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Re: [Scouter_T] Cub Advancement

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  • Brant Lippincott
    Finally getting caught up on some follow-up.... Cub advancement is an interesting and (IMHO) often misunderstood topic. Remember that the motto of Cub Scouts
    Message 1 of 6 , Feb 22, 2005
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      Finally getting caught up on some follow-up....

      Cub advancement is an interesting and (IMHO) often misunderstood topic.

      Remember that the motto of Cub Scouts is "Do Your Best". The operative word here is "do". The scout should actually "do" the activity. We all know of the Cub who came in where their parent had signed off on everything (and I mean everything). The parent in this case is not doing the boy any good by signing off on things they have not really done. Below the Webelos level, it's kind of hard to question this. At the Webelos level, the DEN leader is supposed to have the ultimate sign off. Personally, I would not recommend getting into a war of wills with a parent over this, but perhaps I'd take them aside and quitely explain that in the future, I'd like to see some sort of verification that the boy actually did it.

      I don't think it's "pushing" the boy to require that he actually DO or DO HIS BEST on a requirement....

      On the topic of Belt loops, pins, etc. This was not intended tobe a GO DO IT type thing. Many boys have outside interests (Sports, academics, etc.). So if the boy participates in a soccer league, he probably completes the soccer belt loop and likely the pin. Get a copy of the book and check it out. You are more than welcome to take your boys out to learn how to play (lets say "ultimate") and then everyone earns the belt loop. But find out what the boys do outside and reward them.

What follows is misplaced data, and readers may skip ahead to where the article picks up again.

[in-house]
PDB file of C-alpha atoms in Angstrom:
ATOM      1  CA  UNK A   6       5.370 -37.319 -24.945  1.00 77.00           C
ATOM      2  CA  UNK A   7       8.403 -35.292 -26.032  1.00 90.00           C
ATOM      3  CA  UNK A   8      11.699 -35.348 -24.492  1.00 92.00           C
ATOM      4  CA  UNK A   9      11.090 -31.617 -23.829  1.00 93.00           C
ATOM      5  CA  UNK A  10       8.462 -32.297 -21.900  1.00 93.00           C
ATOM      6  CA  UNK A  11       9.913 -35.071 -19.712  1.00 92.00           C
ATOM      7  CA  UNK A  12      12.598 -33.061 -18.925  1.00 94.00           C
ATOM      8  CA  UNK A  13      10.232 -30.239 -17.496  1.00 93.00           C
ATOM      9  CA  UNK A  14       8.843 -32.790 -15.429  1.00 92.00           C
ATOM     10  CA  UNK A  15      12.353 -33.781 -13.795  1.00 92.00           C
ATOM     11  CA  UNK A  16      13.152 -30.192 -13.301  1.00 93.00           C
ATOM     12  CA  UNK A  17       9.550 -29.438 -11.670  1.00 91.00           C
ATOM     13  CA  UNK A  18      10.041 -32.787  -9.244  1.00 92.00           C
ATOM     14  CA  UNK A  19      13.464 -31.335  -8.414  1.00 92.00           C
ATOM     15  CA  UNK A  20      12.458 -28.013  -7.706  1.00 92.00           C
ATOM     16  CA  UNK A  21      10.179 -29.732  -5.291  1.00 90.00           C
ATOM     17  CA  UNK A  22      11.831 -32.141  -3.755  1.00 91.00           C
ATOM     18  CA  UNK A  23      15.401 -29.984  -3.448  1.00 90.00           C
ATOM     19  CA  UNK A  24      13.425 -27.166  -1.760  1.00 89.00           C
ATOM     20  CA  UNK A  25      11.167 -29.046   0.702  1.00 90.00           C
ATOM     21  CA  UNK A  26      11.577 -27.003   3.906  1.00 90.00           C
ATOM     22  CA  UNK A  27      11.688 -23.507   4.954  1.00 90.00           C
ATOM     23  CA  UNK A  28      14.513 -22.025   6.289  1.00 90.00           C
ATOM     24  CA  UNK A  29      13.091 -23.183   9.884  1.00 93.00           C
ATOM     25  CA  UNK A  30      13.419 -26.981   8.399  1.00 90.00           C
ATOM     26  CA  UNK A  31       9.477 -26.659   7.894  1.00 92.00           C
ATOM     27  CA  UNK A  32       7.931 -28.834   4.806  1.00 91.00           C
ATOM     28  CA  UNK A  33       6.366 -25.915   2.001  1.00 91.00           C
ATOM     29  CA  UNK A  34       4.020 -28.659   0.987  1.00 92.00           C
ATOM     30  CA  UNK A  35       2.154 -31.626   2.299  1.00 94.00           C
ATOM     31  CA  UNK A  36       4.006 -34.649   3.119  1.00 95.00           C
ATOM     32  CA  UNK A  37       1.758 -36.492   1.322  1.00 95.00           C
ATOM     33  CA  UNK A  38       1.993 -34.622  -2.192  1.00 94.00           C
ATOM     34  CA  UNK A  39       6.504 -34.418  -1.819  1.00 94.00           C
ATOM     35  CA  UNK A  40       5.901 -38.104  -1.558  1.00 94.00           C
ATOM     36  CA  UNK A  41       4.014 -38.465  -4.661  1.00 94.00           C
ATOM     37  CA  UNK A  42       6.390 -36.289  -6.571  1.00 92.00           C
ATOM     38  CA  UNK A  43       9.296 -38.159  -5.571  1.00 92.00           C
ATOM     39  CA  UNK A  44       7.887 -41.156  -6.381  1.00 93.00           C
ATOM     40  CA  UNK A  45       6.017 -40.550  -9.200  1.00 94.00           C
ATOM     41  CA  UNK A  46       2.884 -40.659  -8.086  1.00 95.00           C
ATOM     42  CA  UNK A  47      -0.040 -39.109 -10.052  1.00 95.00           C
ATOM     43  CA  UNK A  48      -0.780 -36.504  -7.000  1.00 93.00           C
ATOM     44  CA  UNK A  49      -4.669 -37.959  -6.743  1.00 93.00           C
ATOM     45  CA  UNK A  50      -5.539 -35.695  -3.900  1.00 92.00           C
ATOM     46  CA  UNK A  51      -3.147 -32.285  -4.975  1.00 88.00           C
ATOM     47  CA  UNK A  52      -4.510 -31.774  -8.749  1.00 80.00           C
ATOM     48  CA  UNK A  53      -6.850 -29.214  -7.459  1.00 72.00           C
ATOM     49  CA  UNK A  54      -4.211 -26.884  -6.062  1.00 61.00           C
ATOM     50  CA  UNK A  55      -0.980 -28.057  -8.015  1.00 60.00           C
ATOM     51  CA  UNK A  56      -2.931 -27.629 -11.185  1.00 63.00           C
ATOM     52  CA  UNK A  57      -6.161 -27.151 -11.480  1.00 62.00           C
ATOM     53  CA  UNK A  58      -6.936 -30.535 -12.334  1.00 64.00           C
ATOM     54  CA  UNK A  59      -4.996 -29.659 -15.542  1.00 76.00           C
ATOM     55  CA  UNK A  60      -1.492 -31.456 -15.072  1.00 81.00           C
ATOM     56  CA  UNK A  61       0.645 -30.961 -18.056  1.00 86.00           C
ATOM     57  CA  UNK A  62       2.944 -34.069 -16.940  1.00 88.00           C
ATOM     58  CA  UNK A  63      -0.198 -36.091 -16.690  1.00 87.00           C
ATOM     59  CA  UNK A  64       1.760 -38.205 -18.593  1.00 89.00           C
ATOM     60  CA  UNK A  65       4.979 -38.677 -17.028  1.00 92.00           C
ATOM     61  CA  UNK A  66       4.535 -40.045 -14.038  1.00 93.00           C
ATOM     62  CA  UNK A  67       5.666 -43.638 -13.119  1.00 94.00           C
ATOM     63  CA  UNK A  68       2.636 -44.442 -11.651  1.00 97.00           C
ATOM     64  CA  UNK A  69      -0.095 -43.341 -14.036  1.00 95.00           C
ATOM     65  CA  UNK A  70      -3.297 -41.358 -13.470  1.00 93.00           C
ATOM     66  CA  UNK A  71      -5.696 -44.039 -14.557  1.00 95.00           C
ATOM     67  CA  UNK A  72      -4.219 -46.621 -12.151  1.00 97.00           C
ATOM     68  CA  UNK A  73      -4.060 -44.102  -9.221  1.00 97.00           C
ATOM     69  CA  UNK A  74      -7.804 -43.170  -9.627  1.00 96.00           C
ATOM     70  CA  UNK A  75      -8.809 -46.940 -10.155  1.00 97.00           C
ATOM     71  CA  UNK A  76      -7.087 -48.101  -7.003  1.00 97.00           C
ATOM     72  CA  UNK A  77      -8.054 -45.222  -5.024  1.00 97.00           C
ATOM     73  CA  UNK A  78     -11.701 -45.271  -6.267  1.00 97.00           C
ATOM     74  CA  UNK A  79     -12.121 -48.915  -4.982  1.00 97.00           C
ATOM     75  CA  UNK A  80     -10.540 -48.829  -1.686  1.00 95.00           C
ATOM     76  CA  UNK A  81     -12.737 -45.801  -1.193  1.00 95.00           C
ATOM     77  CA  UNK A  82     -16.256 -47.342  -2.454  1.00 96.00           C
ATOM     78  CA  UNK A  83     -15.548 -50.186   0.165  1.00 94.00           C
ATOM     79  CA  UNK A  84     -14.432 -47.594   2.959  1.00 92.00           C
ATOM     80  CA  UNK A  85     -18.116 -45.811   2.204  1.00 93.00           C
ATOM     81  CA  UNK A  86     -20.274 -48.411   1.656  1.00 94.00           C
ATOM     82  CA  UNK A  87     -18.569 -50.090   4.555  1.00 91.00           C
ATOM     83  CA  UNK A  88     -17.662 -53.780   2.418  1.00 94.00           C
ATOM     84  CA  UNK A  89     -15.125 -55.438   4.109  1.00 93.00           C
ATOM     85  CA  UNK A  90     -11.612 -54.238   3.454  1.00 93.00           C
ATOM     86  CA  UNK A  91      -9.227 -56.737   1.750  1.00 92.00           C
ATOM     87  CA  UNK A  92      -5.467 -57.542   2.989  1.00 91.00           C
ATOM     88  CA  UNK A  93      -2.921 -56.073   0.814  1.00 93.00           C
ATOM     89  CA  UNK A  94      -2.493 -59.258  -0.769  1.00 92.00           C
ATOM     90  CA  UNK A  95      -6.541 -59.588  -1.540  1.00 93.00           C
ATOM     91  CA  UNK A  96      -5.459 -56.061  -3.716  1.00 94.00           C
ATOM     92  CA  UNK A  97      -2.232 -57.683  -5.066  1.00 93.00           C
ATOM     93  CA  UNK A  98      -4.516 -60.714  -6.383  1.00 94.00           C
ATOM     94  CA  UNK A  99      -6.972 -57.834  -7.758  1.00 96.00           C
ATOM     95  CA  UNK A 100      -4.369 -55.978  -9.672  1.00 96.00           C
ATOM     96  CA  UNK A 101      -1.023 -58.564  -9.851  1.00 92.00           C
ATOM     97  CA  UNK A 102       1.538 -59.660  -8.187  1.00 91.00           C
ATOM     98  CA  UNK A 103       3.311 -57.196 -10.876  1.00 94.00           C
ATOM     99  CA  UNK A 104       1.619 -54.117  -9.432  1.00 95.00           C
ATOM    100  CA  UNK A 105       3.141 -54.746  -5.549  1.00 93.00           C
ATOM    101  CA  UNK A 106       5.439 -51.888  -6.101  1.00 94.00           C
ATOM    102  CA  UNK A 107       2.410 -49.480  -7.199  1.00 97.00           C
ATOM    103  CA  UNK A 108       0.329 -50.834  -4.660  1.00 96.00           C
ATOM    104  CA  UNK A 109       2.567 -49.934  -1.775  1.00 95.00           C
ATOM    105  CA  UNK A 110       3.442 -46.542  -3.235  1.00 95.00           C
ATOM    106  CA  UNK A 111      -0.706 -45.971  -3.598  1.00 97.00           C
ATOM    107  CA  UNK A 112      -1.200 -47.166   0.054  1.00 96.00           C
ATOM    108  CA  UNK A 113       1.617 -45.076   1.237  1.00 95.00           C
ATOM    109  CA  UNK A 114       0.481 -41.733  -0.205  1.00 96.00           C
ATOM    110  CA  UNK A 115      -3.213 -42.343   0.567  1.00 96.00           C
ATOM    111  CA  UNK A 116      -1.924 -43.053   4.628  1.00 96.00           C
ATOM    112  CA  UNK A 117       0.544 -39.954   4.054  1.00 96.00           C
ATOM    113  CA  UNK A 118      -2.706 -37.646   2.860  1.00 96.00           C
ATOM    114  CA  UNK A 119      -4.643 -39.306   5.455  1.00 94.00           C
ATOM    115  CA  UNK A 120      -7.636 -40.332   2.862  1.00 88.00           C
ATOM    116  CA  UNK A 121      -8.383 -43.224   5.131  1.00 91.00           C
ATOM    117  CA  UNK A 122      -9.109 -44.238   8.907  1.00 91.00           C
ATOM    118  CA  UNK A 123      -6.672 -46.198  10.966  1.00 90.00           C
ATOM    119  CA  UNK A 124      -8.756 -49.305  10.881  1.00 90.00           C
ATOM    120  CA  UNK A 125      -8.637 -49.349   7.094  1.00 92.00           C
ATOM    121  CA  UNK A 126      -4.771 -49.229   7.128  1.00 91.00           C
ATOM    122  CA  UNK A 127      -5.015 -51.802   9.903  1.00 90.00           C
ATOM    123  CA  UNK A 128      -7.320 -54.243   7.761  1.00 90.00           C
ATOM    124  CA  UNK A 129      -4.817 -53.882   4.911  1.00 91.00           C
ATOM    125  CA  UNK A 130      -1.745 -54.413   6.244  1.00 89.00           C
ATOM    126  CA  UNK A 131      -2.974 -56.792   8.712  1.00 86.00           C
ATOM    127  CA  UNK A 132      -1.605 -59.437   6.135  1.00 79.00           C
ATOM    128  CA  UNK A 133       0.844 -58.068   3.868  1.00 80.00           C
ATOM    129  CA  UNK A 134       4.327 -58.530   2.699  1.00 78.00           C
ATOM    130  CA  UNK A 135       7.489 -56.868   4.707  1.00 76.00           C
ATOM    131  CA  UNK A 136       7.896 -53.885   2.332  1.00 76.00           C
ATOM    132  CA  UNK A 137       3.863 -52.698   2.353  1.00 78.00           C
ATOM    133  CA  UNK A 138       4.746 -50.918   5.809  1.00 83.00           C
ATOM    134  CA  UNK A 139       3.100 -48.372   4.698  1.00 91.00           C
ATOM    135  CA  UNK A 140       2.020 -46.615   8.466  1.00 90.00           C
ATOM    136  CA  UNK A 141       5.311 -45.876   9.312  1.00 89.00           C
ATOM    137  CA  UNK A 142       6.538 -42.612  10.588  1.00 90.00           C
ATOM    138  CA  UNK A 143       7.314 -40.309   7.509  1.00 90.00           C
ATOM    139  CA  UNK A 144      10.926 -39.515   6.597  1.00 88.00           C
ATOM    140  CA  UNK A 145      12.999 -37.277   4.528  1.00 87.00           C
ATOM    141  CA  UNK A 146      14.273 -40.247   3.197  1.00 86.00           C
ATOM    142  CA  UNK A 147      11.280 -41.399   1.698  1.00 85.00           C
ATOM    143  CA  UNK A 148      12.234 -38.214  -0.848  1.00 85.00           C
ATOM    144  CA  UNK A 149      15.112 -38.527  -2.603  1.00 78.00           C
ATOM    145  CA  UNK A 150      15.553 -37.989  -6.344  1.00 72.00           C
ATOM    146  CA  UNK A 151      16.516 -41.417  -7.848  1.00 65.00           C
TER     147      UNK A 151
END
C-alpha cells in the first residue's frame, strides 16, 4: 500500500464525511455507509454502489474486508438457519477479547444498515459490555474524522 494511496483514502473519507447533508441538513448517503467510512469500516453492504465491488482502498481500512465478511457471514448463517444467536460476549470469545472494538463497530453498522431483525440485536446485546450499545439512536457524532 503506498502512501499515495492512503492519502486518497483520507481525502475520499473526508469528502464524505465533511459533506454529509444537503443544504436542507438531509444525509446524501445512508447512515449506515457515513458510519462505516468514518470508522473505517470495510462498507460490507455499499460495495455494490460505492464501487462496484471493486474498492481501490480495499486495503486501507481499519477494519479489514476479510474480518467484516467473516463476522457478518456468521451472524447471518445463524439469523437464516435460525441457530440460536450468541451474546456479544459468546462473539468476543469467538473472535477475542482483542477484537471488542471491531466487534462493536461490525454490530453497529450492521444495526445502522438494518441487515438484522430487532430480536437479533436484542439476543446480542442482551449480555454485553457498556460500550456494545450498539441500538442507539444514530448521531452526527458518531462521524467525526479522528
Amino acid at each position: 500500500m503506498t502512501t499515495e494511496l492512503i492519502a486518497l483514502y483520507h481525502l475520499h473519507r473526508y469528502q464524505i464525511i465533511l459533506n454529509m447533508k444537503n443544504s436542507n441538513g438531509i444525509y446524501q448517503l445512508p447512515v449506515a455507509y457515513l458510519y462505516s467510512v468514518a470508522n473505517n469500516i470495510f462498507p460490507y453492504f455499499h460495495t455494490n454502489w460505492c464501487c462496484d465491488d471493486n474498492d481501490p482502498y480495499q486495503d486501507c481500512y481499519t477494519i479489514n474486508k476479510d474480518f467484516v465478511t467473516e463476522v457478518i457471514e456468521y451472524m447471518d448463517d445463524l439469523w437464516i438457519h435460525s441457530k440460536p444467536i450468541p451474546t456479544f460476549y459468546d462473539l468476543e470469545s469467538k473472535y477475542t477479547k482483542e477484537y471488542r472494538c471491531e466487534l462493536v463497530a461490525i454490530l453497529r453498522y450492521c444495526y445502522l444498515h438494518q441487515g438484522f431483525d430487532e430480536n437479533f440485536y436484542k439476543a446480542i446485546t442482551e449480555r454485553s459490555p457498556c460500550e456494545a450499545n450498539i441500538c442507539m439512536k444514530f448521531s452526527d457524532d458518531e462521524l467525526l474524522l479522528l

I'm going to have to disagree with some of what "Dave in Tennessee" wrote. True, it is the responsibility of the parents to insure that their boy completes the requirements, but I see things differently.

      As a Den Leader, you should set up a program to insure that the boys can complete a LOT (if not MOST) of the requirements simply by attending most of the den meetings. True, there are a number of requirements that are not possible to earn in the den meeting. These, you communicate to the parents. Tell them what is expected of them and their son. You'll find that most of them will complete what you tell them to do.

      I think that John did his den a diserevice by completing the "Sawdust and Nails" without them. Not all parents are intentionally lazy. Many have lots of other interests, work, etc that will pull them away from being able to do something like this. Others simply do not have the skills or the TOOLS to do this. John should have volunteered his garage for the meeting. As a Den Leader, I hold him to a higher standard on this one. If he were "just a parent", I'd let it slide. My den built a tool box during a den meeting. I had a lot of help from a number of other parents who brought several additional hand tools to the meeting and supervised the boys working.

      As a DEN leader, you should find out what your parents know and can do. The "Parent Survey" is a great resource. Then ASK them for their help. You can use your parents to provide a well rounded program. As a den leader, you don't have to do everything. It's trite, but the TEAM approach works (Together Everyone Achieves More).

      Lastly, John, I think perhaps you misspoke on the EAGLE topic. This is one area that the BOY MUST do. BOYS should be held back for NOT completing the requirements. It's not "Do your best". It's "DO". EAGLE REQUIRED badges are not Eagle "suggested" badges. They must be completed.

      We must rememeber WHY we do this. And true, not all parents are as motivated as the leaders, especially the folks who frequent THIS board. But EVERYTHNG we do is FOR THE BOYS. If the parents fall down in an area, we can try like heck to fill the gap. True, there are some things we can't do ("make a list of chores that you do at home and keep track of it for ..."). There are some things best done at home ("Tell a parent about the dangers of smoking") - but there is another part of THAT requirement ("or other adult").

      Our goal is to help the boy in achieving his best.

      For the Boys,
      Brant


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